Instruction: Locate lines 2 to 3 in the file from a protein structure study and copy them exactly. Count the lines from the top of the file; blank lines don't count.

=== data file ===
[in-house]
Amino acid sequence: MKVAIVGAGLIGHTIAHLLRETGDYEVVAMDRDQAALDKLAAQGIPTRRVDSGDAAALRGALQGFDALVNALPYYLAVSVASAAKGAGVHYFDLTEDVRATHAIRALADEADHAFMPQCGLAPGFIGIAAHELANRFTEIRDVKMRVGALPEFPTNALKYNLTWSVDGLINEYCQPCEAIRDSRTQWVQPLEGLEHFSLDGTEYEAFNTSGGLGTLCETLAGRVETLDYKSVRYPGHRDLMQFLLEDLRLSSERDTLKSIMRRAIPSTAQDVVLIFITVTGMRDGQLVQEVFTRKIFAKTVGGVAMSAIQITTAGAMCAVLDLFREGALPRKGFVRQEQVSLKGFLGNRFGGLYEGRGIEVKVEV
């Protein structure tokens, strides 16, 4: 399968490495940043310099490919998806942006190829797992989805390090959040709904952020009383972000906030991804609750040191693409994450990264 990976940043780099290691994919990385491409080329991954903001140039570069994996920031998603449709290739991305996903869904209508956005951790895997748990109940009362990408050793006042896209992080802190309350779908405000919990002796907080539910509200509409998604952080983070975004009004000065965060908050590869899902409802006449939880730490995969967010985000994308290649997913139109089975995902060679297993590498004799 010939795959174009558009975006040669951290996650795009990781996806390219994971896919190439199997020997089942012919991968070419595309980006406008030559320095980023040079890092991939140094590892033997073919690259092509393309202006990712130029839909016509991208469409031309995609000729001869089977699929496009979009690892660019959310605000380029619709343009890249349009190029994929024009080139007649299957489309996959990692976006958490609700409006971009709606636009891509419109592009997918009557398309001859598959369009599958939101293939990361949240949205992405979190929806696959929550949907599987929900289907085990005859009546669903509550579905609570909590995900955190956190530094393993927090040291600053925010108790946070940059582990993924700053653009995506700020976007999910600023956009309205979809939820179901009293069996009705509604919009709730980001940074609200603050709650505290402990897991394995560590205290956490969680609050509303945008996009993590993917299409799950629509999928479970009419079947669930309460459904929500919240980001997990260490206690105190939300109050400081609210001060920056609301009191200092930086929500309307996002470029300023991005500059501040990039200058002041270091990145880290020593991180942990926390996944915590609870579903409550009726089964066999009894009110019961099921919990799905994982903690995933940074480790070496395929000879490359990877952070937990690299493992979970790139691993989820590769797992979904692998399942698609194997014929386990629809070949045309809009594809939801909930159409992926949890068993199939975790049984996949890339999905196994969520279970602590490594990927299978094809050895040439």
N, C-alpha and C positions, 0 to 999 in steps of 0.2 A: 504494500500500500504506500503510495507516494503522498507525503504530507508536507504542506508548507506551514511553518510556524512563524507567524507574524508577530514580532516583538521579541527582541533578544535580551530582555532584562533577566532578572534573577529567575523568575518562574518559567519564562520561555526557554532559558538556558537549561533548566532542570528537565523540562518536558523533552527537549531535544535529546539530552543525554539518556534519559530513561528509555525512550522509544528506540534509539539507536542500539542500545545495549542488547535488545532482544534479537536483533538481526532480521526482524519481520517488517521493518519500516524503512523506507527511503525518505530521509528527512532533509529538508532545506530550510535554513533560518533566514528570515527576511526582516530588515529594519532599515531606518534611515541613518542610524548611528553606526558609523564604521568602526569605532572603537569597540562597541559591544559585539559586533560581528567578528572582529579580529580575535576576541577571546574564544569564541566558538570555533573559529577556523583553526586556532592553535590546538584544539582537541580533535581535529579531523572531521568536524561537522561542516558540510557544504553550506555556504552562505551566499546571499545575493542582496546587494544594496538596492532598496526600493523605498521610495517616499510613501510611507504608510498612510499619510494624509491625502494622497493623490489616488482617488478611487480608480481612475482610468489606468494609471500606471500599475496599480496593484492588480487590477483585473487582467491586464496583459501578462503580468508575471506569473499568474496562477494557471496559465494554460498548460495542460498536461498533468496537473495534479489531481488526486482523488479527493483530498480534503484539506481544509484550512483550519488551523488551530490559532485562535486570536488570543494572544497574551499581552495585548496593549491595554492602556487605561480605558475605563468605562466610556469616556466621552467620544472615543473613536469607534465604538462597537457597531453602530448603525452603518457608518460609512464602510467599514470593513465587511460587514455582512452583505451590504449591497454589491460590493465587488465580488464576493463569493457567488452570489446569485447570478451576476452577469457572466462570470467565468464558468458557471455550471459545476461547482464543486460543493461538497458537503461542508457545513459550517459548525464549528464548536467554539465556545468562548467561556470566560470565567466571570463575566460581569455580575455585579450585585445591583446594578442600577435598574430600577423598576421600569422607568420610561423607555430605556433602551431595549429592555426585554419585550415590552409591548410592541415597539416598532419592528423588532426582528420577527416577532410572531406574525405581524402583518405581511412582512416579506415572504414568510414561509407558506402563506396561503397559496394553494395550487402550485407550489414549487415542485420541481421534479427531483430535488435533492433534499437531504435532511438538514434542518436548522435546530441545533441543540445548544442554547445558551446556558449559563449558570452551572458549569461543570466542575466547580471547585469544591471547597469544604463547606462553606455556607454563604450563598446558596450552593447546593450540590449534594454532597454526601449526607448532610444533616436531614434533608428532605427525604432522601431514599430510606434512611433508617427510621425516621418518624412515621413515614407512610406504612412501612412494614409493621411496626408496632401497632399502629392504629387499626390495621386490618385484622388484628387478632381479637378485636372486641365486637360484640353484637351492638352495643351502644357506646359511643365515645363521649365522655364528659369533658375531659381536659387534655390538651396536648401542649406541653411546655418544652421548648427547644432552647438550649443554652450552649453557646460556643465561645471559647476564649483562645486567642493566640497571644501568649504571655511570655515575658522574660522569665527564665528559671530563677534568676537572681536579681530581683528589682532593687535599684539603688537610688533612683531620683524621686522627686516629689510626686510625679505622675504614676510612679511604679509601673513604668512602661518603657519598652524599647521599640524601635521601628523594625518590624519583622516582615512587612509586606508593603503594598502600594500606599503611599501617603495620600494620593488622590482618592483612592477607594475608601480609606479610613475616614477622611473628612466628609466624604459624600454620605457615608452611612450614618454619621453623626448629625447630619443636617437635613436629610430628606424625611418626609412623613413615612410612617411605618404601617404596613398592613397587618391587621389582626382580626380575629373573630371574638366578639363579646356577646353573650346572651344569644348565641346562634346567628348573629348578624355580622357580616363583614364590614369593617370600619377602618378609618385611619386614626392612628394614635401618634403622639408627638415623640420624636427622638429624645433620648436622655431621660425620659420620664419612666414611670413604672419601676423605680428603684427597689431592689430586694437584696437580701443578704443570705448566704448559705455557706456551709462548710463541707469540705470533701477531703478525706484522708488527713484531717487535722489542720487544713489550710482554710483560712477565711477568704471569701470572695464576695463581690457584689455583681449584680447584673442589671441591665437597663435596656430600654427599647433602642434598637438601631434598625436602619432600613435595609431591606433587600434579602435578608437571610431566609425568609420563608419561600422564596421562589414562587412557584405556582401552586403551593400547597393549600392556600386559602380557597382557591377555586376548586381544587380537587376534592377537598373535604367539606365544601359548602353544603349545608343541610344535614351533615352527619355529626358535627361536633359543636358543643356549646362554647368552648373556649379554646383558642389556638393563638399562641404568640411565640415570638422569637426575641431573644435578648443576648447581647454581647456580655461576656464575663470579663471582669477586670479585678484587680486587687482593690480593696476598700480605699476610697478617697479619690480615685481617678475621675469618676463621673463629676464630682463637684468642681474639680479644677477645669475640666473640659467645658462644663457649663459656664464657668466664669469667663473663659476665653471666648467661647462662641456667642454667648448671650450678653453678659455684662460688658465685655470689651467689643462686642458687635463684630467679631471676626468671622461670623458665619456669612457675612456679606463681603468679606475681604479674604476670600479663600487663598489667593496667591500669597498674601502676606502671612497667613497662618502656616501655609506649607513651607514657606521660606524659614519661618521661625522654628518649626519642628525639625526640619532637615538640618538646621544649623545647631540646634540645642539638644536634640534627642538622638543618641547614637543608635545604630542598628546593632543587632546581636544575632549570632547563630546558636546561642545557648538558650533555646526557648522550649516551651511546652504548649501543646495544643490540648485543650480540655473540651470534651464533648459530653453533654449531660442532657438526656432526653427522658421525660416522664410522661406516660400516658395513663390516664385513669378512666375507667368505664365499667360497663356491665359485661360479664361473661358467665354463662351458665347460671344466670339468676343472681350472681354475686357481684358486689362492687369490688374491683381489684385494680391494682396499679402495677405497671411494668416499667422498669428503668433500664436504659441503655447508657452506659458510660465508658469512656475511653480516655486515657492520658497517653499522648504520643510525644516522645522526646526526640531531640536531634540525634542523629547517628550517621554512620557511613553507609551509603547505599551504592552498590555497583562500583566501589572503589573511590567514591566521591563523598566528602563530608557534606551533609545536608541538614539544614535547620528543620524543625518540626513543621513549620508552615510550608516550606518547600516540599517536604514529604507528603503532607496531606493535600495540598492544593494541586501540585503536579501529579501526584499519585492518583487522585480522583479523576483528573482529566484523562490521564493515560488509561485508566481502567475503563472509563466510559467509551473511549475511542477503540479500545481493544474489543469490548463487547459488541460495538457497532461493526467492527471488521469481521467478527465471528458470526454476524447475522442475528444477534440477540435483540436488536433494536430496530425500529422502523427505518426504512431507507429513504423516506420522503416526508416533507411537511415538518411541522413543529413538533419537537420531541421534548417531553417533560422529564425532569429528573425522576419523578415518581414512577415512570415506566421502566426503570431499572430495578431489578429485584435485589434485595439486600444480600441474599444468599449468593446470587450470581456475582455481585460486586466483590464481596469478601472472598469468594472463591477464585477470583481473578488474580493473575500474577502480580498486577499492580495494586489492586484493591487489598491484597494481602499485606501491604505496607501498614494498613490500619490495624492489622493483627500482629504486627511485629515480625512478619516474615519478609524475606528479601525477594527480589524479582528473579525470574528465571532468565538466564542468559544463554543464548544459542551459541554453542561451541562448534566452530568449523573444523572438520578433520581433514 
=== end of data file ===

Amino acid sequence: MKVAIVGAGLIGHTIAHLLRETGDYEVVAMDRDQAALDKLAAQGIPTRRVDSGDAAALRGALQGFDALVNALPYYLAVSVASAAKGAGVHYFDLTEDVRATHAIRALADEADHAFMPQCGLAPGFIGIAAHELANRFTEIRDVKMRVGALPEFPTNALKYNLTWSVDGLINEYCQPCEAIRDSRTQWVQPLEGLEHFSLDGTEYEAFNTSGGLGTLCETLAGRVETLDYKSVRYPGHRDLMQFLLEDLRLSSERDTLKSIMRRAIPSTAQDVVLIFITVTGMRDGQLVQEVFTRKIFAKTVGGVAMSAIQITTAGAMCAVLDLFREGALPRKGFVRQEQVSLKGFLGNRFGGLYEGRGIEVKVEV
């Protein structure tokens, strides 16, 4: 399968490495940043310099490919998806942006190829797992989805390090959040709904952020009383972000906030991804609750040191693409994450990264 990976940043780099290691994919990385491409080329991954903001140039570069994996920031998603449709290739991305996903869904209508956005951790895997748990109940009362990408050793006042896209992080802190309350779908405000919990002796907080539910509200509409998604952080983070975004009004000065965060908050590869899902409802006449939880730490995969967010985000994308290649997913139109089975995902060679297993590498004799 010939795959174009558009975006040669951290996650795009990781996806390219994971896919190439199997020997089942012919991968070419595309980006406008030559320095980023040079890092991939140094590892033997073919690259092509393309202006990712130029839909016509991208469409031309995609000729001869089977699929496009979009690892660019959310605000380029619709343009890249349009190029994929024009080139007649299957489309996959990692976006958490609700409006971009709606636009891509419109592009997918009557398309001859598959369009599958939101293939990361949240949205992405979190929806696959929550949907599987929900289907085990005859009546669903509550579905609570909590995900955190956190530094393993927090040291600053925010108790946070940059582990993924700053653009995506700020976007999910600023956009309205979809939820179901009293069996009705509604919009709730980001940074609200603050709650505290402990897991394995560590205290956490969680609050509303945008996009993590993917299409799950629509999928479970009419079947669930309460459904929500919240980001997990260490206690105190939300109050400081609210001060920056609301009191200092930086929500309307996002470029300023991005500059501040990039200058002041270091990145880290020593991180942990926390996944915590609870579903409550009726089964066999009894009110019961099921919990799905994982903690995933940074480790070496395929000879490359990877952070937990690299493992979970790139691993989820590769797992979904692998399942698609194997014929386990629809070949045309809009594809939801909930159409992926949890068993199939975790049984996949890339999905196994969520279970602590490594990927299978094809050895040439």